One of the difficult aspects of this blog is that whenever we do a new show, the blog becomes a bit of an extension of the production. A new review comes out. I post it. Or there's an event. So, it gets a little boring. Sorry.
Also, I go for long stretches of the day where I'm not connected to anything electronic. I'm not a Luddite. I know that private time, alone time, needs to carved out.
So, when I do finally sit down to write a blog entry, the time is short. And I don't know what's personal and what's not. For instance, when we get a great review, it's very PERSONAL to us. We are rejoicing.
But when one posts these things, it just looks like promotion.
People have been asking me about my music. So, in case I forgot to mention it, mark Jan. 13, 7pm on your calendar. It'll be a "pay what you can" concert, with very special guests. So, everyone can afford it.
I haven't played an actual concert in New York in forever, not since the big Last Session night 11 years ago. We did Big Voice, but I haven't just sat in front of an audience, with a piano, in concert, since then. I'm going to make an official press release for after the new year. So, I don't want to discuss it too much here.
Speaking of Jim, he thought he looked bad in the sequence where he's telling the story of the blackout. That's bad editing on my part. You know, these video diaries are my hobby. Putting them together helps me think. And time is also my enemy on them. In fact, I mis-numbered "Snow Day," calling it 5 when it was 7.
Before every show, Jim has a ritual, like many professional stage actors. He arrives at least an hour early to the theater and just sits on the dark set. It gives him a chance to feel the room, power down, focus and prepare for two hours of being Zero Mostel.
He also walks the set, checking to make sure everything is exactly as it's supposed to be. It makes him feel safe.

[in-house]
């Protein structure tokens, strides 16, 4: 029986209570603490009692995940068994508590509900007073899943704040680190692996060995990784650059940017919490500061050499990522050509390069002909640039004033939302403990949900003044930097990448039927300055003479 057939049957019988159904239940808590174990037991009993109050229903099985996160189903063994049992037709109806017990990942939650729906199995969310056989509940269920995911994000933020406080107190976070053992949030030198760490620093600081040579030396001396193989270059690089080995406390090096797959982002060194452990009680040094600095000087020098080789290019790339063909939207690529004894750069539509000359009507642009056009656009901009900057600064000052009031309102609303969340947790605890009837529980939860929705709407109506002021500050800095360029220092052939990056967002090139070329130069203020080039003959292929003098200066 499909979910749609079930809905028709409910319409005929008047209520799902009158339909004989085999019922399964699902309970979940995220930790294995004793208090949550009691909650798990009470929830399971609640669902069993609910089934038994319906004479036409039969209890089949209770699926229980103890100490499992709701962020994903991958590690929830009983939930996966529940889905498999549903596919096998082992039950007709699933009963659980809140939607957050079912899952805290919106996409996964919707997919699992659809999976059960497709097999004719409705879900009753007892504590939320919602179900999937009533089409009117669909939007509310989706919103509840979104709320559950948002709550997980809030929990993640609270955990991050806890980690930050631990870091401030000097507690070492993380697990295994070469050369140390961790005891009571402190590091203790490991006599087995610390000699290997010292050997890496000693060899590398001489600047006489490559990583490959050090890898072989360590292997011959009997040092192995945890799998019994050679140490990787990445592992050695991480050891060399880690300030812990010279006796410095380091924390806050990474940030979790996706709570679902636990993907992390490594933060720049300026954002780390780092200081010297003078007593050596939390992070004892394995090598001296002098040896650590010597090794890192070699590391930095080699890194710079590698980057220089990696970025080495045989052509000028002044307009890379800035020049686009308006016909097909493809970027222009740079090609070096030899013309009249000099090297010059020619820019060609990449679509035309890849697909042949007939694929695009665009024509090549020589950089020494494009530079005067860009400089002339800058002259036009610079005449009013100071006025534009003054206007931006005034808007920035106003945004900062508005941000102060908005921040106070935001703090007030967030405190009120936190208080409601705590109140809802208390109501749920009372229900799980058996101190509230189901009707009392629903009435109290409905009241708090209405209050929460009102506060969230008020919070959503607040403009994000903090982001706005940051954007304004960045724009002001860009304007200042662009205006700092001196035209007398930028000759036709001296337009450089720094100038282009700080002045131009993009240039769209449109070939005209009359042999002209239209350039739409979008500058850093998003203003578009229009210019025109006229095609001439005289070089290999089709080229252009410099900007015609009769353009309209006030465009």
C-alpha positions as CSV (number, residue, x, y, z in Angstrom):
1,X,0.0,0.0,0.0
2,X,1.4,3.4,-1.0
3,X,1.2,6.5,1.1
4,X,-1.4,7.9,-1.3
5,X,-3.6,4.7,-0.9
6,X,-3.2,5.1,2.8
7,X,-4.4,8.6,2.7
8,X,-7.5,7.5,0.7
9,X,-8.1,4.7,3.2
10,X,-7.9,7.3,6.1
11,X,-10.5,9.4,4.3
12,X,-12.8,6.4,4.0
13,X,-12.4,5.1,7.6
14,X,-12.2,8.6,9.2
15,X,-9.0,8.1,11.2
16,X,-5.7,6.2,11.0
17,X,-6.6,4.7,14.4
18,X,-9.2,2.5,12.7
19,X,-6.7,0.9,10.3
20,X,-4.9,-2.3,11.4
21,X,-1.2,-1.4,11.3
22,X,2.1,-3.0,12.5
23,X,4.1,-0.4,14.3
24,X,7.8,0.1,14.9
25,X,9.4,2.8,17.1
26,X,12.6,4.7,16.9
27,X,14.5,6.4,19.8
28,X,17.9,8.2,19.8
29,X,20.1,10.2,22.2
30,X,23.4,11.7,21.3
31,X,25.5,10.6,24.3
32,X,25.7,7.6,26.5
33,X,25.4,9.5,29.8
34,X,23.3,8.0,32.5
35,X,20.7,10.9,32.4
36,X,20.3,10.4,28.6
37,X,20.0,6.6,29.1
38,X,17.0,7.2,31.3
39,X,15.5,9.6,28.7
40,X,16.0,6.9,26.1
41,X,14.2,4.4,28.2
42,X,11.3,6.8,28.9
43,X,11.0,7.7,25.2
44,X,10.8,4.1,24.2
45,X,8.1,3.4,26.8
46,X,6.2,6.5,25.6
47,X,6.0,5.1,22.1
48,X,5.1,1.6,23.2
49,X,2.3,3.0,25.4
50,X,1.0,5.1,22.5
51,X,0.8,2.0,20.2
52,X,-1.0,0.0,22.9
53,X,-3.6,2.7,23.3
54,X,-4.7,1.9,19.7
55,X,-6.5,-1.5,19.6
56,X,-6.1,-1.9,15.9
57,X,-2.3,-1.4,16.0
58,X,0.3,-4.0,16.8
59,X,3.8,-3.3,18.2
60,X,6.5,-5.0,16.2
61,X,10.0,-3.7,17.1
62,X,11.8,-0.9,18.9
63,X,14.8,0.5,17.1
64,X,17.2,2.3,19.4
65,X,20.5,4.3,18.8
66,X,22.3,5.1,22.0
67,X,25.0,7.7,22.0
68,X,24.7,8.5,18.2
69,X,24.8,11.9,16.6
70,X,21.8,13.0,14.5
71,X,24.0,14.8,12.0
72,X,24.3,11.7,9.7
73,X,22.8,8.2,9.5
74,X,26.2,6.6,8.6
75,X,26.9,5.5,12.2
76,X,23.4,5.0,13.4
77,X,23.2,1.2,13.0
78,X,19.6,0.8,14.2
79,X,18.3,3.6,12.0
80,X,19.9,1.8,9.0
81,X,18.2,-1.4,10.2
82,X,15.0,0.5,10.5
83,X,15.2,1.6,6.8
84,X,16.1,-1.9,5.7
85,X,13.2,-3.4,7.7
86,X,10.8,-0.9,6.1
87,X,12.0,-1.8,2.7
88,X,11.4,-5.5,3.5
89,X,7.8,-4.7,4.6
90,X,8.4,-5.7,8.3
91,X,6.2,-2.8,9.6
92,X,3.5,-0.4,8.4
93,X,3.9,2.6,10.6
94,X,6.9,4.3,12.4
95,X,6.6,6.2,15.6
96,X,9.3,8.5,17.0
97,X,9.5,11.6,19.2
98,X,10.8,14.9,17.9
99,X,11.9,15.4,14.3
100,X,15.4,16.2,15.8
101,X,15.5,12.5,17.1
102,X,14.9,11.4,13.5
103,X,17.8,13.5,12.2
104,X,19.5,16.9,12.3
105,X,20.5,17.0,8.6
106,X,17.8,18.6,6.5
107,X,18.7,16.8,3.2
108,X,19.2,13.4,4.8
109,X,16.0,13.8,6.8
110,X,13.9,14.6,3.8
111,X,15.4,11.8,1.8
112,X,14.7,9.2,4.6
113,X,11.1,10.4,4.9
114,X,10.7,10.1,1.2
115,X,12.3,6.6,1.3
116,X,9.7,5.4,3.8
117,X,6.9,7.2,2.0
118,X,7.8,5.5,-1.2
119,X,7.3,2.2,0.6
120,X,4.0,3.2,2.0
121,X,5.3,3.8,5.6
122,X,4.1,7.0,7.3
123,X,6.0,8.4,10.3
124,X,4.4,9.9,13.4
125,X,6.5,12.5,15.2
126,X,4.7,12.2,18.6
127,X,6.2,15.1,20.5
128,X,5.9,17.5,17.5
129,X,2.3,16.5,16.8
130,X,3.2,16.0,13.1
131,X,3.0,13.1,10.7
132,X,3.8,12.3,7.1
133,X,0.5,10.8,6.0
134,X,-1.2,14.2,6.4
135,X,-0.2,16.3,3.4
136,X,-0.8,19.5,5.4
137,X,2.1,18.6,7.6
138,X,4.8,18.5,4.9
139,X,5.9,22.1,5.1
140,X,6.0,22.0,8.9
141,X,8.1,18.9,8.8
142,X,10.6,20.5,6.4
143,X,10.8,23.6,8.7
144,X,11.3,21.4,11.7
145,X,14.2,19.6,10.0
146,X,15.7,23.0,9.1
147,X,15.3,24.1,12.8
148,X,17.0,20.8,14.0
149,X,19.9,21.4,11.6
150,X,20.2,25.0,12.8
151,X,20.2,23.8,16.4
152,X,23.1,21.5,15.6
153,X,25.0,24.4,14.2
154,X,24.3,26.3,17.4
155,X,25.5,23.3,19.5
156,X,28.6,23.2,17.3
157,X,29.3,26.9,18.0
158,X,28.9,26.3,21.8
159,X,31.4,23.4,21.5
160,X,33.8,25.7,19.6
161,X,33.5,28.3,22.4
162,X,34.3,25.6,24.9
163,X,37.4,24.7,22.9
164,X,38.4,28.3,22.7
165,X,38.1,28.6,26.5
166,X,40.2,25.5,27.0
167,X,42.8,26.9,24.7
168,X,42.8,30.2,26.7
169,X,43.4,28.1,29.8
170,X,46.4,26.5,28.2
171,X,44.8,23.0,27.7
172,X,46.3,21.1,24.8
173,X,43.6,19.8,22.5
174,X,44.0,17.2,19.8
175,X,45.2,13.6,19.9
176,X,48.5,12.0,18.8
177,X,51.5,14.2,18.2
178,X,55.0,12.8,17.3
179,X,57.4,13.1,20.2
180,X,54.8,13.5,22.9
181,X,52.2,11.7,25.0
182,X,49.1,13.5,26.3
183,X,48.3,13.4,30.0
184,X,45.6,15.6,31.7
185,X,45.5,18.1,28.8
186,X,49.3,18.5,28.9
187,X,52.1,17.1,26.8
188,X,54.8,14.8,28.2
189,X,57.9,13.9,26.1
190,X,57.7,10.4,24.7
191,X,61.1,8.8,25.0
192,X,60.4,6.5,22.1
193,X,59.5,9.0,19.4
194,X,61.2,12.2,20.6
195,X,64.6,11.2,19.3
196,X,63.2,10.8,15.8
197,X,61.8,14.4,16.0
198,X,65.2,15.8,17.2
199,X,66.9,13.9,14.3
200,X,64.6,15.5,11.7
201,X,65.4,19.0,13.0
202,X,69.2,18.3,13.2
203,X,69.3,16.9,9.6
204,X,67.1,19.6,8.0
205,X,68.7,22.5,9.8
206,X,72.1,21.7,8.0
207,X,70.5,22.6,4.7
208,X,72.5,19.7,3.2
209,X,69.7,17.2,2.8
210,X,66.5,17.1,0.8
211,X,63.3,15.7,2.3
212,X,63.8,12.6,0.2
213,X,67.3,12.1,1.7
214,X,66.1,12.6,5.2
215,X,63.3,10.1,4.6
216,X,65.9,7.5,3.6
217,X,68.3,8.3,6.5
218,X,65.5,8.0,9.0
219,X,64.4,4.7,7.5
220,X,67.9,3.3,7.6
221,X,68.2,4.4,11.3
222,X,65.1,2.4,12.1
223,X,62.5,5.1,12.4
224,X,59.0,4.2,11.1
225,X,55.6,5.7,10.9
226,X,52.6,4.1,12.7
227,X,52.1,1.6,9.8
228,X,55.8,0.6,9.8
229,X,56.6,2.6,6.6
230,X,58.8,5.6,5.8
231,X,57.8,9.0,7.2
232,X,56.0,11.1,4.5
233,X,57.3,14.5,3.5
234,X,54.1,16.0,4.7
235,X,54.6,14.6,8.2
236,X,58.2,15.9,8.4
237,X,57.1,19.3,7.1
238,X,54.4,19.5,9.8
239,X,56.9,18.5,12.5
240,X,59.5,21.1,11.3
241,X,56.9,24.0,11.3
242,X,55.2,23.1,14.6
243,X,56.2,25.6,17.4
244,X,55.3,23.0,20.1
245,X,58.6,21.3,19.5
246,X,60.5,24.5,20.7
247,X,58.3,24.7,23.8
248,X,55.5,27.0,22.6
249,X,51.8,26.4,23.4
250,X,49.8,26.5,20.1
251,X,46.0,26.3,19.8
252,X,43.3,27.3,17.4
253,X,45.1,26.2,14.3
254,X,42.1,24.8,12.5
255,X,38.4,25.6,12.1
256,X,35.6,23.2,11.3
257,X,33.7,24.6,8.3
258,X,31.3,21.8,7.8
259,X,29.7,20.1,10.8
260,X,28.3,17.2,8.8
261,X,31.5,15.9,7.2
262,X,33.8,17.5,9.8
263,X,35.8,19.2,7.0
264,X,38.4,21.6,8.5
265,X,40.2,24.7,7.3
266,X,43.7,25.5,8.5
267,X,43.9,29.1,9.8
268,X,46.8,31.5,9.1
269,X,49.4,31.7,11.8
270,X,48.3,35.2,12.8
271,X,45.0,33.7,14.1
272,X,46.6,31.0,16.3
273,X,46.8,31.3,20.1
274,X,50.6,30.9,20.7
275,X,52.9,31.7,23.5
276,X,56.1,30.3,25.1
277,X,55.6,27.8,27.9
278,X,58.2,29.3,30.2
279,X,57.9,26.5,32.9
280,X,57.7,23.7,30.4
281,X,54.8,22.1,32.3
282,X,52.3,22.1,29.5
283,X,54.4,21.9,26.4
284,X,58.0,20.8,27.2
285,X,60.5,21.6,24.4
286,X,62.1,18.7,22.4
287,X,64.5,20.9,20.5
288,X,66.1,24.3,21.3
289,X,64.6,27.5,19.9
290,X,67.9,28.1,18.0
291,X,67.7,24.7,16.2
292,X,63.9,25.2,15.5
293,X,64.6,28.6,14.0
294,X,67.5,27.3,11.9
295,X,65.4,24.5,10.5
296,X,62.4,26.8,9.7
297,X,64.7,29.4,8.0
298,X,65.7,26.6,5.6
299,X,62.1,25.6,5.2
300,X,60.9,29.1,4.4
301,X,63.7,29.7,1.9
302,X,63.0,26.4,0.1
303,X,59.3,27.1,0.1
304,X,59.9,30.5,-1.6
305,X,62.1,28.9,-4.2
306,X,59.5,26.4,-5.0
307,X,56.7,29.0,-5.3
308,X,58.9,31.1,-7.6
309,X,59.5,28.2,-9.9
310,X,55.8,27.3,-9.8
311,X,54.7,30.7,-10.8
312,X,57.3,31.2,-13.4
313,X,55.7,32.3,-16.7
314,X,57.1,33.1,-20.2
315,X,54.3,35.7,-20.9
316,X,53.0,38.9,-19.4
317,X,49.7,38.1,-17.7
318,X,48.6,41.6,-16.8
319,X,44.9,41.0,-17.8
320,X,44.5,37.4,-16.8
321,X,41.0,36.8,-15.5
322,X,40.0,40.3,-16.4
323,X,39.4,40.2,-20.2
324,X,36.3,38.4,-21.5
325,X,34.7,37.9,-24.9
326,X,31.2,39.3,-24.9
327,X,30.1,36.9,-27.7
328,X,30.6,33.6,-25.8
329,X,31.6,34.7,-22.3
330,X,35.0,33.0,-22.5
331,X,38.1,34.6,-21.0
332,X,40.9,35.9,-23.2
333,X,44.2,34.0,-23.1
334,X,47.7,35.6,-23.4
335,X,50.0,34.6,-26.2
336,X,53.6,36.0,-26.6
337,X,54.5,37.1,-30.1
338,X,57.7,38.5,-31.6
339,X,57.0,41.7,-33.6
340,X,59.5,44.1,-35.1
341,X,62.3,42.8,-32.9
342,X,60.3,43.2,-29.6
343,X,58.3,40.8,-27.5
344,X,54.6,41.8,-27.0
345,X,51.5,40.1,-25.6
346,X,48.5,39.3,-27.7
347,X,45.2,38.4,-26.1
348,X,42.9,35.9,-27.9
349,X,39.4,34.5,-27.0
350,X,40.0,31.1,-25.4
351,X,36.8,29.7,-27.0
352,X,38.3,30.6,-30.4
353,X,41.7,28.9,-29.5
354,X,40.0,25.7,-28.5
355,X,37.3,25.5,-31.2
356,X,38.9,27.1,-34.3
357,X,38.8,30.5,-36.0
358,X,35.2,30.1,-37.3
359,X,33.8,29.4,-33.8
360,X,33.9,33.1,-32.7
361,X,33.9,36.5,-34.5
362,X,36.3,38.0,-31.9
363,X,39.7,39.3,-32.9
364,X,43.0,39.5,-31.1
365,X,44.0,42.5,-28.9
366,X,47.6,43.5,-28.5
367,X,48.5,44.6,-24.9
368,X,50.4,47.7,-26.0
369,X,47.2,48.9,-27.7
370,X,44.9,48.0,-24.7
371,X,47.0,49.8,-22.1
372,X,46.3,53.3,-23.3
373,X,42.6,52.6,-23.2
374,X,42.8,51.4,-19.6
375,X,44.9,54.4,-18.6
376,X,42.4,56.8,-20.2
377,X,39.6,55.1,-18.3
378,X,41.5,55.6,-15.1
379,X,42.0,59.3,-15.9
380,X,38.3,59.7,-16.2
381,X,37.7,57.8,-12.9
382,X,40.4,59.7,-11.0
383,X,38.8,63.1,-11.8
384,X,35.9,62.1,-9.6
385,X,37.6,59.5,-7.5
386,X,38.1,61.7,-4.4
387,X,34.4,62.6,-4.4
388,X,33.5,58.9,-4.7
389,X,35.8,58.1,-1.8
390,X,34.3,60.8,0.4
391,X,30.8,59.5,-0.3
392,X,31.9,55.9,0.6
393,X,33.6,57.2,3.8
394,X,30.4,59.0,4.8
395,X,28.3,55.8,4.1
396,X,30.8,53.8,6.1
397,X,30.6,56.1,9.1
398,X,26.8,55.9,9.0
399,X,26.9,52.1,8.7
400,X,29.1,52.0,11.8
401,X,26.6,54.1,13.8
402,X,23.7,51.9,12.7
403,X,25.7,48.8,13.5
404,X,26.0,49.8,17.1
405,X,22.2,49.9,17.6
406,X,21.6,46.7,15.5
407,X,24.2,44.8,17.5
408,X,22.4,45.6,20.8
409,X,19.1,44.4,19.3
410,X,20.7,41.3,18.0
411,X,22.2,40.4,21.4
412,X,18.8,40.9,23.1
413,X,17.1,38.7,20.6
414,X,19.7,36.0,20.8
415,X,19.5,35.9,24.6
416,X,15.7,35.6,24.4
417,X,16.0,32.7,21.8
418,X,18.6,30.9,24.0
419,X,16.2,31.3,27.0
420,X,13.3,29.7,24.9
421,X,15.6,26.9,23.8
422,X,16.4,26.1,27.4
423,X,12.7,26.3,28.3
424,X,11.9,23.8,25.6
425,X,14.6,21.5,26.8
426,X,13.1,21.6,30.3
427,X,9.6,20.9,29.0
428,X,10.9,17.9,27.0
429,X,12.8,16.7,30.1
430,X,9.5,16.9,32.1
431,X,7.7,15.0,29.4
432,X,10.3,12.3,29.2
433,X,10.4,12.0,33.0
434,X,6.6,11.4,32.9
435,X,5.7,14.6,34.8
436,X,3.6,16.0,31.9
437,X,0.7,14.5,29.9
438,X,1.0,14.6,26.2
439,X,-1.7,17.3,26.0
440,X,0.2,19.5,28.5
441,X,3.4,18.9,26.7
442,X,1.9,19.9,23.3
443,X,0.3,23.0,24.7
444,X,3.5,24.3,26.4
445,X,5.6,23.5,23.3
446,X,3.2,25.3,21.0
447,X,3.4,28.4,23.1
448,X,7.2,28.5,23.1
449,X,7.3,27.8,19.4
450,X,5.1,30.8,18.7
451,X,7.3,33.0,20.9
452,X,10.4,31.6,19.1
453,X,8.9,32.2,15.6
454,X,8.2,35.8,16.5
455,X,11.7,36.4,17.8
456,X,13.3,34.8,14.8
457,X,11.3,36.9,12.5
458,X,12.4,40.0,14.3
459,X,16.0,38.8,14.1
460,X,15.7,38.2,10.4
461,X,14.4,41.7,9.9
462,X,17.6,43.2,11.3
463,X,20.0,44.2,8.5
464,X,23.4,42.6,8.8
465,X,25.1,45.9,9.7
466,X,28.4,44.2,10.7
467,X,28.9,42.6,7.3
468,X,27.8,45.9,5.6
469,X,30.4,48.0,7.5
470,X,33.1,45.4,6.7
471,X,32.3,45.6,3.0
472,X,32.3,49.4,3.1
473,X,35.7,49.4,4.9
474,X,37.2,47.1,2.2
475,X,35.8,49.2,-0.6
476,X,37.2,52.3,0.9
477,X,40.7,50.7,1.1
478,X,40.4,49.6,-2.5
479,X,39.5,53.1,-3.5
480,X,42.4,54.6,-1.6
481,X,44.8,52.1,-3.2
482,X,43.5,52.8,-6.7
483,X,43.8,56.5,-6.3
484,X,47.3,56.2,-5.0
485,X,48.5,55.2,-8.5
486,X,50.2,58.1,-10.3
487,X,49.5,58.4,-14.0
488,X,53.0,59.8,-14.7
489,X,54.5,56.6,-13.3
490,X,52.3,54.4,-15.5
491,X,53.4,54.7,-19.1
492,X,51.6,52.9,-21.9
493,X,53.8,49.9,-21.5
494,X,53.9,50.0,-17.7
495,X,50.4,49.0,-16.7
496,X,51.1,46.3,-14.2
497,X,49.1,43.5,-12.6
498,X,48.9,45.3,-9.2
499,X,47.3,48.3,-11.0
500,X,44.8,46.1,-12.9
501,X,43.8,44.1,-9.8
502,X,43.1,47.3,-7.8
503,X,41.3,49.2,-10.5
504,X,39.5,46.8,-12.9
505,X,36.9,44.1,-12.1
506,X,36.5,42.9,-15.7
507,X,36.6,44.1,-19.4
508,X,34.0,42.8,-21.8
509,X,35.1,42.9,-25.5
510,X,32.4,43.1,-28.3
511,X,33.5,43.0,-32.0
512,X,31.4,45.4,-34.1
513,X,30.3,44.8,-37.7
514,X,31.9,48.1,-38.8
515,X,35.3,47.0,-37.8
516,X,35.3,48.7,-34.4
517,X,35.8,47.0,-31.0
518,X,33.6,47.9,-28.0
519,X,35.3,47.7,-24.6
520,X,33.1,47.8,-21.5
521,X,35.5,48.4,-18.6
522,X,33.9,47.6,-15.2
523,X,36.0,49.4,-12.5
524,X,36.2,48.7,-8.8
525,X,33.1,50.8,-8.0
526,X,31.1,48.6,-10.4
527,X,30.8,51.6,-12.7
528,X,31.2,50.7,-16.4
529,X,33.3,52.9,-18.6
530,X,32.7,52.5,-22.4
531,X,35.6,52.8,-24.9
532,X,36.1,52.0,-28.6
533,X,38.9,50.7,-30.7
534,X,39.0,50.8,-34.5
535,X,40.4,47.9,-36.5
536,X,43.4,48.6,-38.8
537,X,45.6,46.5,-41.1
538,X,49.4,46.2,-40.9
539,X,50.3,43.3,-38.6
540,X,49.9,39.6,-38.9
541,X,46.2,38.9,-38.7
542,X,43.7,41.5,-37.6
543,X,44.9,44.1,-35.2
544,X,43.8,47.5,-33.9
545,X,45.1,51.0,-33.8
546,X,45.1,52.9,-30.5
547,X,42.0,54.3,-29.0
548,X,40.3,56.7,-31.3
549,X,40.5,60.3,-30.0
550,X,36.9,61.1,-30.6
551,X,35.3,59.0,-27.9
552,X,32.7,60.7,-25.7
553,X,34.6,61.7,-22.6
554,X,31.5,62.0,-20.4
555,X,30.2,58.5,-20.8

In the video, Jeramy talks about how the first thing he, as stage manager, remembers to set is the glass of pencils.
That's because the other night it was in the wrong place. Jim got up to move to the pencils, didn't see them, got confused, lost his place in the script, and jumped two pages, which he then had to reinsert later because an "act two pay-off" needed the "act one set-up."
For the stage managers running lights and doing sound cues, this presented a problem because, once he doubled back to get the next pages, they had to flip back in their books, too, in case a cue was called for during those lines.
Also, a phone ring was imminent. They didn't know if he would find his way to the exact cue or not -- and since the call is an interruption of a stream of dialogue, hitting it too early could throw everything off.
So, every night, Jim comes out front and sits in the chair in the dark and thinks through the whole play. He thinks I made look like crazy ol' grandpa out on the front porch disturbing the kids, which is, by the way, a role he'd relish."
So, he was doing his pre-show meditation prep, the crew had finished early, we knew a blizzard was arriving. It was a rare moment of perfect calm. I grabbed the camera. You know you have a happy team when the crew comes early enough for moments like this to happen.
Today is matinee day. An Internet reader is coming to the matinee with her mom. Then, tonight, we're taking the crew to Sardi's for Christmas dinner (actor's menu, of course!).
Christmas Day, Jim has two shows, and then two shows Saturday, and one on Sunday.
Now, I'm gonna start planning "Living in the Bonus Round 2010."
What a great time for new year.
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